My father-in-law is an amateur bicyclist who has taken on a couple of tough cycling challenges. During the fall of 2007, he decided to bike across the country, starting on an Atlantic beach in Virginia and finishing on a Pacific beach in Los Angeles, California 45ish days later. He also biked part of the Tour de France, but this post is not about that trip.
While my father-in-law was biking across the country, my mother-in-law spent each day driving their RV to their next stop. She would pave the way and setup camp for the night. When my father-in-law arrived at the campsite, he would eat, crash (sleep) and then get up to do it all over again. [Of course, on a cross-country cycling trip, there were a couple of non-sleeping crashes too. At least one of those left a mark.] At some point, he actually reached water again in California.
My wife, her brother, his girlfriend and I flew to California as a surprise, to see my father-in-law finish his cross-country expedition. We greeted him at the Santa Monica pier when he arrived on his bike the final day. We stayed a couple of extra days in LA at my wife's uncle's house so as to make a little trip of the outing. Living in LA, he has all sorts of great things growing in his yard that simply cannot be grown year-round outdoors in Oklahoma.
There are a number of Bird of Paradise planted along his house and a beautiful olive tree in the front yard. He also has orchids sitting out on his porch in the shade. They apparently love the weather and are very low maintenance for him. [I have never dared to put any of my orchids outside.] Before leaving I noticed there were some young saplings coming up around his olive tree. My mother-in-law and I dug up a couple of them and she brought them back home to Oklahoma in the RV. They were each about 8 inches tall I would say.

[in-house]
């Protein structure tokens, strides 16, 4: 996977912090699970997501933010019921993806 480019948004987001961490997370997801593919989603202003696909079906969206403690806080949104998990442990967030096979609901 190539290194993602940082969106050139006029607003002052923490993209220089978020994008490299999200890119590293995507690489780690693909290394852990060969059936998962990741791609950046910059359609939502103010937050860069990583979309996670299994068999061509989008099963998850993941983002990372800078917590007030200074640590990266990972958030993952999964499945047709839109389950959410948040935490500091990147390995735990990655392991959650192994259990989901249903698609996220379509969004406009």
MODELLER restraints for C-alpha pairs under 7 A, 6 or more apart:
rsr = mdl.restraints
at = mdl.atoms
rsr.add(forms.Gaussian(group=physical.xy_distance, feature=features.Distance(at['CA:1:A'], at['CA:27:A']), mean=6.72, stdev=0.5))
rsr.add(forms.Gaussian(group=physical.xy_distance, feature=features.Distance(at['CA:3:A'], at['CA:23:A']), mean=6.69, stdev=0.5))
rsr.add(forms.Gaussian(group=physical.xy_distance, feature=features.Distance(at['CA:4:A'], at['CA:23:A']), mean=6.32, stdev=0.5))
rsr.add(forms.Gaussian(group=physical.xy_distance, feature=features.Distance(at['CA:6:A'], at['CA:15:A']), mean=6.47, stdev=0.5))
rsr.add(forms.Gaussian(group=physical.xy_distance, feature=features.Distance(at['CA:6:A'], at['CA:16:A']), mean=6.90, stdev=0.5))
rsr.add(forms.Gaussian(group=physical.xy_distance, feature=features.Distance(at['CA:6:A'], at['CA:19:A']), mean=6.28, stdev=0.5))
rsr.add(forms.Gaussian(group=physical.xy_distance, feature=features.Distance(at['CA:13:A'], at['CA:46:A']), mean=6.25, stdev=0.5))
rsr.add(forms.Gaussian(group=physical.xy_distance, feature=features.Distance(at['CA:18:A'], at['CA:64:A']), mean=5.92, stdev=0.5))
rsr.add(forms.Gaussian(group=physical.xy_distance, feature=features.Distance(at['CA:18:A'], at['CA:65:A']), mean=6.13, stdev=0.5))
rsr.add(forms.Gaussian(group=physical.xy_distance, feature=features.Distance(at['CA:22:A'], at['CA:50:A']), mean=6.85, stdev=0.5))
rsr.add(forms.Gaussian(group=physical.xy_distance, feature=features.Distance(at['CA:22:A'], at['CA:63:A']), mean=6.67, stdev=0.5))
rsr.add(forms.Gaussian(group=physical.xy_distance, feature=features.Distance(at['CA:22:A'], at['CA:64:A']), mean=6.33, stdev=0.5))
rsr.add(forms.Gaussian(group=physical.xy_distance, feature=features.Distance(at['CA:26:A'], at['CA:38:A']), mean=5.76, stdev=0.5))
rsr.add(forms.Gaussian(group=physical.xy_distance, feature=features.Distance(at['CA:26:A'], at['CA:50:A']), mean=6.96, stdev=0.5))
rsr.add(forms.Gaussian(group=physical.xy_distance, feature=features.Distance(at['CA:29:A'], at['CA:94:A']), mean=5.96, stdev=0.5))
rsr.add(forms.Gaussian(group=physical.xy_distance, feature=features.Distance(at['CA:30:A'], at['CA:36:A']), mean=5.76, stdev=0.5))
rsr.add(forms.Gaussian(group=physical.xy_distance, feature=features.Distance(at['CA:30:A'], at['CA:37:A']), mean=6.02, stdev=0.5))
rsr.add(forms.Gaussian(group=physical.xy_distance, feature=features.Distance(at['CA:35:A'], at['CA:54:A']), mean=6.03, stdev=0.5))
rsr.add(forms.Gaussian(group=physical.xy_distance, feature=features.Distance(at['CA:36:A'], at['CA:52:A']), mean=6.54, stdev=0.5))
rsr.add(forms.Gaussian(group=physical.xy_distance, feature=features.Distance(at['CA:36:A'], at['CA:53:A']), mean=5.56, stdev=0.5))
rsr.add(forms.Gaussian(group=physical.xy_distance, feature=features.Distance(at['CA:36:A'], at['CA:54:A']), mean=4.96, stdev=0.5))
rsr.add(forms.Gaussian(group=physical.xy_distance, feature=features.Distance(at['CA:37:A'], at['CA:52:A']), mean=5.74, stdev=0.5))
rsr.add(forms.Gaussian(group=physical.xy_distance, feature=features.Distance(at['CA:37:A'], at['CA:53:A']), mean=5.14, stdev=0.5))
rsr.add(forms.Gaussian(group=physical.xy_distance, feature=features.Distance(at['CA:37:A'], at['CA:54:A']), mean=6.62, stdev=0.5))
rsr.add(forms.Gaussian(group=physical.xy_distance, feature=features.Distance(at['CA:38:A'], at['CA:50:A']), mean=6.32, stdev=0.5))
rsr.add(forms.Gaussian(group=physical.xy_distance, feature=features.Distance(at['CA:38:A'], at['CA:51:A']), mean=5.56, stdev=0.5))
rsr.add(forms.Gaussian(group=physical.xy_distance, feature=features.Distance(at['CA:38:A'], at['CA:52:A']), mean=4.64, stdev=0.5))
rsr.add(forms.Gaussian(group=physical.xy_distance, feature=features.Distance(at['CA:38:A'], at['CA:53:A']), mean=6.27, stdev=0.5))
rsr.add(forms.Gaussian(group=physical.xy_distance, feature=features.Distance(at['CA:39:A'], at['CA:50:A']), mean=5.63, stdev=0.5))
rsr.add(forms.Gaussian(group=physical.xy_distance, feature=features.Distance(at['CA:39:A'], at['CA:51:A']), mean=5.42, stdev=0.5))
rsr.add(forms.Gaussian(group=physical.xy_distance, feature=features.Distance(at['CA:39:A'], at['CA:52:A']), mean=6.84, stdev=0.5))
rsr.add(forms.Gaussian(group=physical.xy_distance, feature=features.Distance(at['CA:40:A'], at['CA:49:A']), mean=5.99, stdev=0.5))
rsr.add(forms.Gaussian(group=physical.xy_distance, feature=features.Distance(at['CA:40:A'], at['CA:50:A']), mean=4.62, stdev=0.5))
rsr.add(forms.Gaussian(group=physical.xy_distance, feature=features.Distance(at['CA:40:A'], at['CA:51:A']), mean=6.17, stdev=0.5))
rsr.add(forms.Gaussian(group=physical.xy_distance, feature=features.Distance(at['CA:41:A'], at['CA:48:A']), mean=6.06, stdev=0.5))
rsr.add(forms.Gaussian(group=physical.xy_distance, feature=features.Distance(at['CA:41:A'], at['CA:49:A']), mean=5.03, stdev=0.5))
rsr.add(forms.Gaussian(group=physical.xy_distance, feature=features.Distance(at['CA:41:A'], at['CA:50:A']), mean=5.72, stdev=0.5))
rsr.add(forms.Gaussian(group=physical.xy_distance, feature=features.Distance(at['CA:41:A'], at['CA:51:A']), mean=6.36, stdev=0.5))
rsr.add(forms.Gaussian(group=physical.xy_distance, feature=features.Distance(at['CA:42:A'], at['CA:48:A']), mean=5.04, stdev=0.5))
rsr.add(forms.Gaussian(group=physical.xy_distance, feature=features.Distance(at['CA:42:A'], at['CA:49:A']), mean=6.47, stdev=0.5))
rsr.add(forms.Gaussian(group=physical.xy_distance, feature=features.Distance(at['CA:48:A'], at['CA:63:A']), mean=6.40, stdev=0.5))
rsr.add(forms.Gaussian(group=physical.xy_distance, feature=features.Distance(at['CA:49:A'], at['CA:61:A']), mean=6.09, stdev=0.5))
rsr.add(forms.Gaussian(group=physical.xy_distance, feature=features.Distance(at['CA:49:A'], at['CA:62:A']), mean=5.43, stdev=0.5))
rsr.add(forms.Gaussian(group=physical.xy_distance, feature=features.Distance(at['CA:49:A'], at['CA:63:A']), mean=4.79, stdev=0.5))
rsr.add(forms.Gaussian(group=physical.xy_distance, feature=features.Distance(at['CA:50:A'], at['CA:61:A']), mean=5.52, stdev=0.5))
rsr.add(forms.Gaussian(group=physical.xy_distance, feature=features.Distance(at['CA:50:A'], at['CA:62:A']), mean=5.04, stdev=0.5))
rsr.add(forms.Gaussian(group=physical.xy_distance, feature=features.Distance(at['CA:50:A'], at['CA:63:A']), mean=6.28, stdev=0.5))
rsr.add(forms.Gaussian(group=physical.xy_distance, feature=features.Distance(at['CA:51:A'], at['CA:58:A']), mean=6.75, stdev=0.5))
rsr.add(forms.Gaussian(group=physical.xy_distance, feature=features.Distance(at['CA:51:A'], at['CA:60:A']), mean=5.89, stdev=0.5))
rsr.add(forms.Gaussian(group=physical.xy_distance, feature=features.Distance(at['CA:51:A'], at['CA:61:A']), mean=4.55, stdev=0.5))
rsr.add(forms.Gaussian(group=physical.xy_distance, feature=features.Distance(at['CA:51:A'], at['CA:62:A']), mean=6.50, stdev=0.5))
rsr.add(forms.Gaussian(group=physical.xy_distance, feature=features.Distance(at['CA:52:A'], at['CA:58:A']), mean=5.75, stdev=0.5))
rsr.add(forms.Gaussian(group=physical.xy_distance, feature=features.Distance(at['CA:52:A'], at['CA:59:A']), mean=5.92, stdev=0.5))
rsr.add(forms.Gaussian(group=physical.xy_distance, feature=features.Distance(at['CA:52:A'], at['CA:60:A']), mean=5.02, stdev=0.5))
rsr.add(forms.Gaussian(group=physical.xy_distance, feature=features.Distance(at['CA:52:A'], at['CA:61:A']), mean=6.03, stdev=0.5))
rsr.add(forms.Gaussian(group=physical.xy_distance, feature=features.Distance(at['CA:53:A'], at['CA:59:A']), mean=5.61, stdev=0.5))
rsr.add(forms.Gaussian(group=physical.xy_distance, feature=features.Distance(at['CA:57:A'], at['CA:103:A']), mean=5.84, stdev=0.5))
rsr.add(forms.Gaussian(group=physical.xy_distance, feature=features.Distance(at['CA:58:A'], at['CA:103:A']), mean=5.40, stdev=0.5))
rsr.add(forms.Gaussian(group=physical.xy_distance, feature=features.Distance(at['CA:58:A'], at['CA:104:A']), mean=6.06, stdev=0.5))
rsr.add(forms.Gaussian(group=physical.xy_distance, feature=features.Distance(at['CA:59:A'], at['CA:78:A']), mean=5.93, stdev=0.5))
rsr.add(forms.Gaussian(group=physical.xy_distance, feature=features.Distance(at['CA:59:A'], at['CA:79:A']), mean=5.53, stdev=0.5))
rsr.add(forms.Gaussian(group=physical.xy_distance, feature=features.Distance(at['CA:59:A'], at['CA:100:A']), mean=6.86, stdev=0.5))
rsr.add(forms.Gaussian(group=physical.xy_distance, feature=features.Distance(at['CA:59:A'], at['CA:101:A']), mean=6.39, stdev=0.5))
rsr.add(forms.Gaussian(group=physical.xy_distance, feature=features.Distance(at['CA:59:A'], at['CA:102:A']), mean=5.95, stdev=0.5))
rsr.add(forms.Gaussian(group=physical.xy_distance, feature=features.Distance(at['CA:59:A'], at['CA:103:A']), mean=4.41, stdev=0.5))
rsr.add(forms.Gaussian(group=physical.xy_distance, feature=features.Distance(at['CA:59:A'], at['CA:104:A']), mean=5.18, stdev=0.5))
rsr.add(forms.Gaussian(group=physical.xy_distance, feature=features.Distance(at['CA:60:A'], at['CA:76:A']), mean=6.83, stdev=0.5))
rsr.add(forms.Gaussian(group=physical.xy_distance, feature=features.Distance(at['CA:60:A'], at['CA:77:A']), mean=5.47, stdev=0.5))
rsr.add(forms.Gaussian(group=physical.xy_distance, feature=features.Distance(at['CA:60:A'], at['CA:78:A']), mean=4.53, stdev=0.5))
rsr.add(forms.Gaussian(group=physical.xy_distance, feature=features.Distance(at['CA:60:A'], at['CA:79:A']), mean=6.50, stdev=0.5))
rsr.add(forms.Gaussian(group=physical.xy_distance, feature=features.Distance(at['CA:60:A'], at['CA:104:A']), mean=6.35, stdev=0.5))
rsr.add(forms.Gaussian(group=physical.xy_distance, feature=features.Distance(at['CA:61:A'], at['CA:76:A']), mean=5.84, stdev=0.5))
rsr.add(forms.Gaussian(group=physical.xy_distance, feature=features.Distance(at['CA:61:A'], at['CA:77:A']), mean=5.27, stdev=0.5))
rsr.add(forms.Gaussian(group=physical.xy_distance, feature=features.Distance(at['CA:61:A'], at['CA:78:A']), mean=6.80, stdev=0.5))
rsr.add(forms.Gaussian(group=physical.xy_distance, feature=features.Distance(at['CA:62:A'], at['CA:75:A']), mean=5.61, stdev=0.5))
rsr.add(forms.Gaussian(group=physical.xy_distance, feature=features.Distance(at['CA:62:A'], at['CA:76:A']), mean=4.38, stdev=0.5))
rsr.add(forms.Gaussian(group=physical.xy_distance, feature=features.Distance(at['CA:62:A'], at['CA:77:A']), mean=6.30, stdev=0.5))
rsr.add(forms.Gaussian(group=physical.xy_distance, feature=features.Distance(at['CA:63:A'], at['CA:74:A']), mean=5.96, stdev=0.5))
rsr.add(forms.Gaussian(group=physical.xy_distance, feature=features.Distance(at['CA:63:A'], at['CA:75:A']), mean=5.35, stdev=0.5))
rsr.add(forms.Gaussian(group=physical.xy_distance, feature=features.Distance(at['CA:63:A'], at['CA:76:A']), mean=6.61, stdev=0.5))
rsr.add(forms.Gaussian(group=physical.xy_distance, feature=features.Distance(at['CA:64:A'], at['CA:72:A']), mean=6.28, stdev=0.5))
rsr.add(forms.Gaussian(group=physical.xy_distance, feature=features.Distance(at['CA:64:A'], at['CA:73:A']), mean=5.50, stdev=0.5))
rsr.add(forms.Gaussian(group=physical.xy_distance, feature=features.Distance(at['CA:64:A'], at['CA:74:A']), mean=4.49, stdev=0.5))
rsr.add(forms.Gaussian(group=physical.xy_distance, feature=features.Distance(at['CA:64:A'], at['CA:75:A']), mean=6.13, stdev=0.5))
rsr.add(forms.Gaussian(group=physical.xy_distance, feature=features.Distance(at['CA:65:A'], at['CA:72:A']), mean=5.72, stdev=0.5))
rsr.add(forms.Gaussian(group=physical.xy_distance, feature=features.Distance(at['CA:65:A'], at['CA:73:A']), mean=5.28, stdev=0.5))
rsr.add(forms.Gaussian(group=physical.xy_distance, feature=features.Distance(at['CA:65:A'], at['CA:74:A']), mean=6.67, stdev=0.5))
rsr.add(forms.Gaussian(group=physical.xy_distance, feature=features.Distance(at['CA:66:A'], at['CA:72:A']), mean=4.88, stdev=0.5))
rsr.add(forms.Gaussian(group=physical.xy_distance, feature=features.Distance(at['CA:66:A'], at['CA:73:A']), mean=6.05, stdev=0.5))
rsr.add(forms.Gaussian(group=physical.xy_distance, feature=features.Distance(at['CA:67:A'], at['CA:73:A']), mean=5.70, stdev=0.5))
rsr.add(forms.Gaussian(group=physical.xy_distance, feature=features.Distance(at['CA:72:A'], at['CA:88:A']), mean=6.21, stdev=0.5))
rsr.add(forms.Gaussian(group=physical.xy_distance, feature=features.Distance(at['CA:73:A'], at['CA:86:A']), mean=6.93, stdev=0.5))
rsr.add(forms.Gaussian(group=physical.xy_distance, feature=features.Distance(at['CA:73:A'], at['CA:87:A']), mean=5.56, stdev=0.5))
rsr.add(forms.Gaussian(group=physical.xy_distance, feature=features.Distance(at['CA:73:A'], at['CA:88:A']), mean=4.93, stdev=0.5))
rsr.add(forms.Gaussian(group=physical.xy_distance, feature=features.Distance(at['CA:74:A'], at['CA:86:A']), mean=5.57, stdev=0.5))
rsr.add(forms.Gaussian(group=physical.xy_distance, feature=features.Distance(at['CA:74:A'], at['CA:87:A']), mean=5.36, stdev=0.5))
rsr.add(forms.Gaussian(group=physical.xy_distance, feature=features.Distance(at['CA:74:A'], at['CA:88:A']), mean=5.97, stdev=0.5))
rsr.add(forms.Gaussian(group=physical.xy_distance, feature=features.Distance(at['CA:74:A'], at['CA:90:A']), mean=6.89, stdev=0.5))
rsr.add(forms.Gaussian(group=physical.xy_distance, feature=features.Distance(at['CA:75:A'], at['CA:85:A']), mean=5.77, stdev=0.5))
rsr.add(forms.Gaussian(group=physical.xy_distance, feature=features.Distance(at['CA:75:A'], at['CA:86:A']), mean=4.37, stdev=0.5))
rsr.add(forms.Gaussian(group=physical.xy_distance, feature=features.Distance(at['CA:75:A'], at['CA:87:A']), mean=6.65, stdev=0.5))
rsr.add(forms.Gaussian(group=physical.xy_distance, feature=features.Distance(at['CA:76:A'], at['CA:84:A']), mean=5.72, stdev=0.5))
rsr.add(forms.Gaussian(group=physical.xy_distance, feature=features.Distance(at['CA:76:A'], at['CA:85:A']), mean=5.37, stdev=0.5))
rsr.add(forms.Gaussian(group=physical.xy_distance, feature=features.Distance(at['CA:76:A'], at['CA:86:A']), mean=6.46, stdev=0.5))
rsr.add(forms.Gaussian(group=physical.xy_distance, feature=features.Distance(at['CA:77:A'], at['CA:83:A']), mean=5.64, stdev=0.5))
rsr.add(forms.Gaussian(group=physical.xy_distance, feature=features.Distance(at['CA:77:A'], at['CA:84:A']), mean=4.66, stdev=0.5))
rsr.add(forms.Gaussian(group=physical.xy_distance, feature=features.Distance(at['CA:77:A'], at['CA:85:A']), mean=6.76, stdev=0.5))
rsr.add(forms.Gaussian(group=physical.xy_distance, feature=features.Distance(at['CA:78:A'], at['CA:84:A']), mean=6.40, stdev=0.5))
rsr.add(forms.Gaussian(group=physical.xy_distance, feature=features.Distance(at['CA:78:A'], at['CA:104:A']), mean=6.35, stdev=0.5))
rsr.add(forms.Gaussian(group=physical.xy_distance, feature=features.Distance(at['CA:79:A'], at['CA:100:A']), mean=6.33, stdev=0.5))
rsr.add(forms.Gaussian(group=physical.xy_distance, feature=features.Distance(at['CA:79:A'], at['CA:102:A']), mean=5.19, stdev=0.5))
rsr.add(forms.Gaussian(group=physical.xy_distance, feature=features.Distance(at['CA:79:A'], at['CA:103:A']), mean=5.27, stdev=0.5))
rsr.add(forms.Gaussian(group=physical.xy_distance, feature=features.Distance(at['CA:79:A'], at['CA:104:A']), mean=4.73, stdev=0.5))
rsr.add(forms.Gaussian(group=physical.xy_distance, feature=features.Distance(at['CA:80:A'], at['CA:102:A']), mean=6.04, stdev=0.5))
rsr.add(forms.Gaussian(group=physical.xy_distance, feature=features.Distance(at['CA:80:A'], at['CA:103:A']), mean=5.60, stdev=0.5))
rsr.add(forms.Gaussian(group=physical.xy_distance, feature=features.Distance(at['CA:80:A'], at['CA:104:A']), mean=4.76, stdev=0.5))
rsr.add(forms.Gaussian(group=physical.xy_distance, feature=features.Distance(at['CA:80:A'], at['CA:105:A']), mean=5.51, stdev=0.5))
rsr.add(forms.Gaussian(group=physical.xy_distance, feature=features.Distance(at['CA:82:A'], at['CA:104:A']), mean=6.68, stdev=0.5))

[caption id="" align="aligncenter" width="375" caption="The parent tree to my little olive. I took this picture on a different trip to LA, remembering that I needed a picture of the "daddy" tree. Unfortunately I was only there at night, so this lousy picture will have to do for my sapling's inspiration for now."][/caption]
So now I have a celebrity olive tree. Why a celebrity? Well, because it's from LA. I feel like I should knock before entering the room where I keep it. And I probably should water it a little more frequently. In fact, for a celebrity, it should have a much fancier pot. Okay, forget the whole celebrity thing - it's just an olive tree.
After traveling to Italy during the summer of 2007, I have had great admiration for olive trees and their splendidly silver leaves. I had been thinking that I would like to have a specimen of my own. I knew I would have to keep mine in a pot, since it would freeze out here in the winter. But I figured I could grow it the way that many people grow ficus trees as specimen trees in pots. At some point it would reach about 6 foot in height and look really nice. I never imagined I would dig up a little olive tree for free.
However, my promising little olive tree has not grown very quickly. I think maybe olive trees are normally slow growers, but I'll be well into my 40's before my specimen reaches a respectable (non-embarrassing) height. [By the way, I'm currently 26.] For now I will just have to post his puny picture on the internet so that anyone in the world can see him and laugh at his puniness. How's that for motivation!?!
[caption id="" align="aligncenter" width="357" caption="My puny little olive sapling. The short, wide stem to the left is the original plant. It promptly died and new shoots arrived from the roots."][/caption]
One day (crossing my fingers) he will become large and strong like his father (the top pictured olive tree, not me) - and hopefully not be lopsided. :)